The 10th edition of rugby union’s crown jewel, the World Cup, is shaping up to be one of the most competitive editions of the tournament with a number of teams having their eyes on the ultimate prize.
Only four nations have ever hoisted the Webb Ellis Trophy - New Zealand, South Africa, Australia and England - but hosts France are 11/4 joint-favourites to break their duck this year.
With number one-ranked side Ireland also gunning for their first World Cup, there’s a real possibility that the list of winners will expand to five after the 2023 competition is all said and done.
|2023 Rugby World Cup
|Various venues across France
|Friday 8th September - Saturday October 28th, 2023
|How to watch
|France 11/4, New Zealand 11/4, Ireland 9/2, South Africa 9/2, Australia 17/2
Few sights are more synonymous with international rugby as the black jerseys of New Zealand, so it seems only fitting they have won a joint-record three World Cups.
The All Blacks won the inaugural tournament in 1987 as hosts in dominant fashion, cruising through the pool stage before comfortable victories over Scotland, Wales and France in the knockouts.
Having strolled to the top prize in such convincing fashion first time out, the Kiwis shockingly had to wait until 2011, when they next hosted the World Cup, before getting their hands on the trophy again.
They only made one final in the interim period, with some great players, including Andrew Mehrtens, Christian Cullen and, most famously, Jonah Lomu, missing out on a world title during that period.
But they would eventually get over the hump, albeit not as convincingly as in 1987 as they just edged out France 8-7 with fifth-choice fly-half Stephen Donald slotting the decisive penalty in Auckland.
New Zealand then became the first team to retain the World Cup four years later in England in their first success on foreign soil.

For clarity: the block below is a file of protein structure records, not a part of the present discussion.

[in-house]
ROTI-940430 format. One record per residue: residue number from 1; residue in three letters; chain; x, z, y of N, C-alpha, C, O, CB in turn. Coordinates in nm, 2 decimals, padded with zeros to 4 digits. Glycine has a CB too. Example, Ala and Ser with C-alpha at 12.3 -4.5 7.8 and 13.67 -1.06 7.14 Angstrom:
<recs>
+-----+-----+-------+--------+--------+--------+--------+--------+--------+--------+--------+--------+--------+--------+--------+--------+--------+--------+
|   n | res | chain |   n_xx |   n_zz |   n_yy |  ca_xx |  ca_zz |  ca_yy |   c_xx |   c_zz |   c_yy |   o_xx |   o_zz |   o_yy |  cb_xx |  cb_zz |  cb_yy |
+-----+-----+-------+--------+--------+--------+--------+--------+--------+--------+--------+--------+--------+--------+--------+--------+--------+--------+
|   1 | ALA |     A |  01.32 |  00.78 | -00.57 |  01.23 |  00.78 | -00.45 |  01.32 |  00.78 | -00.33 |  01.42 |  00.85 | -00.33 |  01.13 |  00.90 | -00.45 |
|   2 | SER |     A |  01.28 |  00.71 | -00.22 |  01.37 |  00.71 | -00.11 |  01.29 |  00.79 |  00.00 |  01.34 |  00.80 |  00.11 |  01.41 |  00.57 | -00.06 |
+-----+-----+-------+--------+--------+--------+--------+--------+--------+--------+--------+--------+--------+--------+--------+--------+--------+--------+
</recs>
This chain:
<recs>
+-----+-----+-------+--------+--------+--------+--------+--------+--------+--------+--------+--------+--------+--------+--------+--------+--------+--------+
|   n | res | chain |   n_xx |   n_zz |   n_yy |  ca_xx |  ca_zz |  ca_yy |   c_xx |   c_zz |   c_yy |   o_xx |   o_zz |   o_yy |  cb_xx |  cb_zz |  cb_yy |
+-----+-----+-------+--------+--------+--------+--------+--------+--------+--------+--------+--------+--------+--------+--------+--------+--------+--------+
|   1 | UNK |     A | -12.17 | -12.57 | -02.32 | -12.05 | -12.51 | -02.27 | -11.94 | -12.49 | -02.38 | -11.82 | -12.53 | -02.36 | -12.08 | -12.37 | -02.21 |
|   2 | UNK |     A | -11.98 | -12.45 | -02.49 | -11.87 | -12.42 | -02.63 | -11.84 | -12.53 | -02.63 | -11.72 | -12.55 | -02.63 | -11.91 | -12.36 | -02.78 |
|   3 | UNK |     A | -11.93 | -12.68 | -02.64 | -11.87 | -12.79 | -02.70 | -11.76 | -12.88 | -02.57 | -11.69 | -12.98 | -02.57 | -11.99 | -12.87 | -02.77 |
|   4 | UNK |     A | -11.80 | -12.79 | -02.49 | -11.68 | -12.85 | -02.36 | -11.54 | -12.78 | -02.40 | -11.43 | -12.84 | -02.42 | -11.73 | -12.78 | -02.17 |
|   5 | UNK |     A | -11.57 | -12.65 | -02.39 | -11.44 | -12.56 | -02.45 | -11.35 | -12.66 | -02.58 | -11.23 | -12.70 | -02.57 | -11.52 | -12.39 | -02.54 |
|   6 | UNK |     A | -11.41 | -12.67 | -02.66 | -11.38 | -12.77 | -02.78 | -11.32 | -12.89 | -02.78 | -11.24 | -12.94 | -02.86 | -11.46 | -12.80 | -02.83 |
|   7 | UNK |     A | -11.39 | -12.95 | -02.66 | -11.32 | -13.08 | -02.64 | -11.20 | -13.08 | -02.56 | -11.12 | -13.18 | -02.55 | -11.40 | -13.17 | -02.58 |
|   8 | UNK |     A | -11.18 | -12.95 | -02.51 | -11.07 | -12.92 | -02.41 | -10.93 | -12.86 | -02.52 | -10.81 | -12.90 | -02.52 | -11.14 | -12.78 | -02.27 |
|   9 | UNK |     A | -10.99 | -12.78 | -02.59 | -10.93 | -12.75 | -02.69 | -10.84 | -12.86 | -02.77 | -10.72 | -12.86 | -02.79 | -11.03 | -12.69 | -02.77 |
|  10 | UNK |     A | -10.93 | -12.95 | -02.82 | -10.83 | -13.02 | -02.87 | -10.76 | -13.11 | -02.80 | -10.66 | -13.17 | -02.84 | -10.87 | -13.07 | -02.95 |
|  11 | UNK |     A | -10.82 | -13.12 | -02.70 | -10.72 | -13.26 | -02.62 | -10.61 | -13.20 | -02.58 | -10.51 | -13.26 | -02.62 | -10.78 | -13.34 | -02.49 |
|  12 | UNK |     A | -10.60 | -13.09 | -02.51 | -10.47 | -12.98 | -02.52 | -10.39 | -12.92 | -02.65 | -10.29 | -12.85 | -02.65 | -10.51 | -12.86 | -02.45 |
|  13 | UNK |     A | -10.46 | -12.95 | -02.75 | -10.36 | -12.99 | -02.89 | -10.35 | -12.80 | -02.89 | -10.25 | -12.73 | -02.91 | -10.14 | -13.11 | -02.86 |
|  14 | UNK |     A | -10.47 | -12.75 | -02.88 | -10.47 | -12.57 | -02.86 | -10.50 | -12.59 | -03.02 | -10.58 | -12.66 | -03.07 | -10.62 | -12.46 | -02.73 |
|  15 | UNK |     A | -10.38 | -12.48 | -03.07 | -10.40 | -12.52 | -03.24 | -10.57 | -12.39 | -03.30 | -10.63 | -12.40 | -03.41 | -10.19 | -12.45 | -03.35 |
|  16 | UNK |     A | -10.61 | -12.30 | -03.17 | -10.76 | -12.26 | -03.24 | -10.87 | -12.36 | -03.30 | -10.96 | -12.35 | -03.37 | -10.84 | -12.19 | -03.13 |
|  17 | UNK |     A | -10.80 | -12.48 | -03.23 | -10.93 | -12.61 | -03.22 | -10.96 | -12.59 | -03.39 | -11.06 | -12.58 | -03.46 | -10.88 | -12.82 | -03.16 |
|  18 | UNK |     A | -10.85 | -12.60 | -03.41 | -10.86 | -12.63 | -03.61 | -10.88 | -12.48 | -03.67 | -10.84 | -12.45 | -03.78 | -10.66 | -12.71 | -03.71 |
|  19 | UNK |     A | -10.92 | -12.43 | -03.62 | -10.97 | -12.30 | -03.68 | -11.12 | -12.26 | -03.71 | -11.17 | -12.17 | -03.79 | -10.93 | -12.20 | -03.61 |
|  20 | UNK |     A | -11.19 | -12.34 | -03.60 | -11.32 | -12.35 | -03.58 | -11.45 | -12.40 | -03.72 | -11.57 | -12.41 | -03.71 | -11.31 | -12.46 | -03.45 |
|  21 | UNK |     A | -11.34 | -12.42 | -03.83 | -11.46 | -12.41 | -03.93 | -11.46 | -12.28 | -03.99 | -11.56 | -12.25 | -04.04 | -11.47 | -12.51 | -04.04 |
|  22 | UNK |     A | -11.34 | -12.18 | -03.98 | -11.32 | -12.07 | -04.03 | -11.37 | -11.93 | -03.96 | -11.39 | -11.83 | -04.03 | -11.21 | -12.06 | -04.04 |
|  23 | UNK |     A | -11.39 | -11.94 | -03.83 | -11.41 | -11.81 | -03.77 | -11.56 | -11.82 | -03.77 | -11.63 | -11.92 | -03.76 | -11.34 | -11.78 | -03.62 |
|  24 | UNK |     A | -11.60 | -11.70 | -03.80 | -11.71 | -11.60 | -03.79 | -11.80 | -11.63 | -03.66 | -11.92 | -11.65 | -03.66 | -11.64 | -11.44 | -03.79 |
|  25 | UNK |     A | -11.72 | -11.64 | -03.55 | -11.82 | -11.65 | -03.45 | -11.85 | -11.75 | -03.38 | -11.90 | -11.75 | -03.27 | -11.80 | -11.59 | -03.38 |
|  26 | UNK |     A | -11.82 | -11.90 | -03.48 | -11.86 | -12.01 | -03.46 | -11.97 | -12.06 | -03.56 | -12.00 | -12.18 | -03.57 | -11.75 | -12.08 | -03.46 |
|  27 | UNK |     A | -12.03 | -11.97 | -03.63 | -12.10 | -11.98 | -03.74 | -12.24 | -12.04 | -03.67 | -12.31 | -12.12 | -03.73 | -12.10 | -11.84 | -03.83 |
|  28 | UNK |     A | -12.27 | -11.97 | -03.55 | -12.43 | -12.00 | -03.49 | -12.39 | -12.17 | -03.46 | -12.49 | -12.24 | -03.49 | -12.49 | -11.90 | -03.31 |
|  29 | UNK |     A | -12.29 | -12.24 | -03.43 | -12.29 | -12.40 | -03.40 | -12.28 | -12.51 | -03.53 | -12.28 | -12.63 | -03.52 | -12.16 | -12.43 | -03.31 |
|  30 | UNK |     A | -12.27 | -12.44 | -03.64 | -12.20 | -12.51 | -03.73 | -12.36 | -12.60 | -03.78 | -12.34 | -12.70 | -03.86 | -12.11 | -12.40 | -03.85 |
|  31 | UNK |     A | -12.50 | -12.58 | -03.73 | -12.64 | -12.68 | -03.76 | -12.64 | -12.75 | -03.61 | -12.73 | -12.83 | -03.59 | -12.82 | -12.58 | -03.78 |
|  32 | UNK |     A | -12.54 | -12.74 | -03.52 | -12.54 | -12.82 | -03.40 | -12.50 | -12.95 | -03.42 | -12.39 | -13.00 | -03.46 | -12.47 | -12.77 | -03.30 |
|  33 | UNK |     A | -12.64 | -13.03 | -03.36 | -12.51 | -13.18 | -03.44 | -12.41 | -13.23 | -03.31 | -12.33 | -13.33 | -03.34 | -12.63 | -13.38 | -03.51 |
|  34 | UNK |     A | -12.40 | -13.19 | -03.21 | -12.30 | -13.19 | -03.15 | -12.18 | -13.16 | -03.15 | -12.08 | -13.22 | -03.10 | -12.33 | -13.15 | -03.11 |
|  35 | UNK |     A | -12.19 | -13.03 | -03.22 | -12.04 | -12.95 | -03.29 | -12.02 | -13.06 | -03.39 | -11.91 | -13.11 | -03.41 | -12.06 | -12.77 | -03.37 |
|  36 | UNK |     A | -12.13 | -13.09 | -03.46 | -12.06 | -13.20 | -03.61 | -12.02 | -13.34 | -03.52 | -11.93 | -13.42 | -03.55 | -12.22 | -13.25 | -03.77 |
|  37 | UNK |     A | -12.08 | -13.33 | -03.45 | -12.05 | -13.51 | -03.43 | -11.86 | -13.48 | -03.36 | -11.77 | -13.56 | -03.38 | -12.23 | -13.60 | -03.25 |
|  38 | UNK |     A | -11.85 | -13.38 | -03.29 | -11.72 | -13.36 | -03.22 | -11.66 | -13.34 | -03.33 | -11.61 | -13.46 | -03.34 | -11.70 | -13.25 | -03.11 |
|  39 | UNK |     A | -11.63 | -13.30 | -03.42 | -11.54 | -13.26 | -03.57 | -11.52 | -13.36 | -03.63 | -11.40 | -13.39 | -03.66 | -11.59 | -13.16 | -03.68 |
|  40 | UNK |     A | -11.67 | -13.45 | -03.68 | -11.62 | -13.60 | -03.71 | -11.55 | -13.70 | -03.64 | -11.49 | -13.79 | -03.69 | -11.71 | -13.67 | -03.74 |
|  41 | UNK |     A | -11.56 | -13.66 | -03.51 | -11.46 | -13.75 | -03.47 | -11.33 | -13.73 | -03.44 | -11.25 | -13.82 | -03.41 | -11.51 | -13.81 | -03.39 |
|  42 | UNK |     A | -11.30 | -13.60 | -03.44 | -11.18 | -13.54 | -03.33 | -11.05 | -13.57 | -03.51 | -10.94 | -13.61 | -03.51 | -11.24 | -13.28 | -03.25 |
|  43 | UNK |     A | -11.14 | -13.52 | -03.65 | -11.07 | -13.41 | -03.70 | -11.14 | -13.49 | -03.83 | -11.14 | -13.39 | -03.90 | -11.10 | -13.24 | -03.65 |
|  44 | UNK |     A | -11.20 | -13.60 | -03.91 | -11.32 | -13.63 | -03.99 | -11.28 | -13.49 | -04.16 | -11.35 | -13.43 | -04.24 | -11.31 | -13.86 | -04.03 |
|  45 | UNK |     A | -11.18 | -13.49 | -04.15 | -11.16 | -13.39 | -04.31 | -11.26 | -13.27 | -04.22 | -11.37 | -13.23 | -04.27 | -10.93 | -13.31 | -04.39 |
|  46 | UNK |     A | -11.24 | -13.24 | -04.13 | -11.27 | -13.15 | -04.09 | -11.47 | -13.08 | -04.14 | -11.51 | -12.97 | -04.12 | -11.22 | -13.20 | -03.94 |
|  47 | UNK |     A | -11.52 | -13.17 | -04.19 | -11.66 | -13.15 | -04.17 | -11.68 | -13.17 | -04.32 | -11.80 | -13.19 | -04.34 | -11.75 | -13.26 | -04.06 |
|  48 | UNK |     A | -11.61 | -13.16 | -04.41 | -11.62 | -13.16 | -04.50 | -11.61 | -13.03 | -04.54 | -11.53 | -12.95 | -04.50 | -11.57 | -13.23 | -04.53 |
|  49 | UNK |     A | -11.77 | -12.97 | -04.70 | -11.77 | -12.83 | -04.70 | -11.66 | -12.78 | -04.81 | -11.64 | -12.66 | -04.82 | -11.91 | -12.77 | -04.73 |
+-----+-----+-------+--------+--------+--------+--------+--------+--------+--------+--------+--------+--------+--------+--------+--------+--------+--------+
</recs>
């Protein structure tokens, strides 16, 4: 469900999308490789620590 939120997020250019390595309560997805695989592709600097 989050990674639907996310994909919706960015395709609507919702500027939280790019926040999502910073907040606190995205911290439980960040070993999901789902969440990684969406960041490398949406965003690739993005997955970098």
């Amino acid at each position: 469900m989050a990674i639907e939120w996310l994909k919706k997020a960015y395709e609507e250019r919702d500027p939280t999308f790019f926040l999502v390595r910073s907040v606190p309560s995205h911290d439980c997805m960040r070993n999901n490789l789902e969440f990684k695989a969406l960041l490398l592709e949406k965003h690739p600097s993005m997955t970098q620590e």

One of the greatest All Blacks teams of all-time were deservedly crowned champions after thrashing France in the quarter-finals, edging past South Africa in the semis, before a thrilling final success against Australia.
The final marked the end of an era for New Zealand rugby with all-time record points scorer Dan Carter, record appearance holder Richie McCaw, Ma’a Nonu, Conrad Smith, Kevin Mealamu and Tony Woodcock all retiring after the tournament.
Only one side has ever beaten New Zealand in a World Cup final and that honour goes to South Africa, who have played in three finals and won them all.
Having missed the first two editions of the World Cup, the Springboks won the top prize at the first time of asking as hosts in 1995.
South Africa’s excellent defence would see them edge out the All Blacks 15-12 in the first final to go to extra-time.
Joel Stransky kicking all 15 points before President Nelson Mandela presented Francois Pienaar with the Webb Ellis Trophy in a highly symbolic moment.
The Springboks would claim a second world title in 2007 in another try-less final, this time holding their nerve to see off England 15-6 in Paris.
The two nations would meet again in the most recent World Cup final in Yokohama, where the outcome was more decisive as the Boks' formidable pack won the day 32-12 against pre-match favourites England.
No side has been to more World Cup finals than England, who have reached the decider four times, but they only have one title to show for their efforts.
But sandwiched in between the two defeats to South Africa in finals and a painful loss at Twickenham to Australia in 1991 is English rugby’s day of crowning glory.
Arguably England’s greatest generation of players, under the watch of coach Clive Woodward, delivered the nation’s one and only title in 2003 thanks to an unforgettable drop goal from Jonny Wilkinson in extra-time.
That kick saw England repay Australia for their win on English soil, as the Red Rose took home the Webb Ellis Trophy from Sydney with a 20-17 success.
England remain the only northern hemisphere side to have won a World Cup, with France having reached three finals but lost them all.
One of France’s final defeats came at the hands of Australia in 1999, who won both their World Cups during the 1990s.
A golden generation of Wallabies, led by all-time great John Eales, were at the top of their game during that decade, which started with a 12-6 win over England in 1991 to cap off an undefeated run through the World Cup.
England would exact some revenge with victory over Australia in the 1995 World Cup quarter-finals, before the Aussies were back on top in 1999, becoming the first two-time winners back on British soil.
After a bruising extra-time semi-final win over South Africa, the Aussies won the final with relative ease against France in Cardiff, as Les Bleus failed to back up a sensational semi-final success over the All Blacks.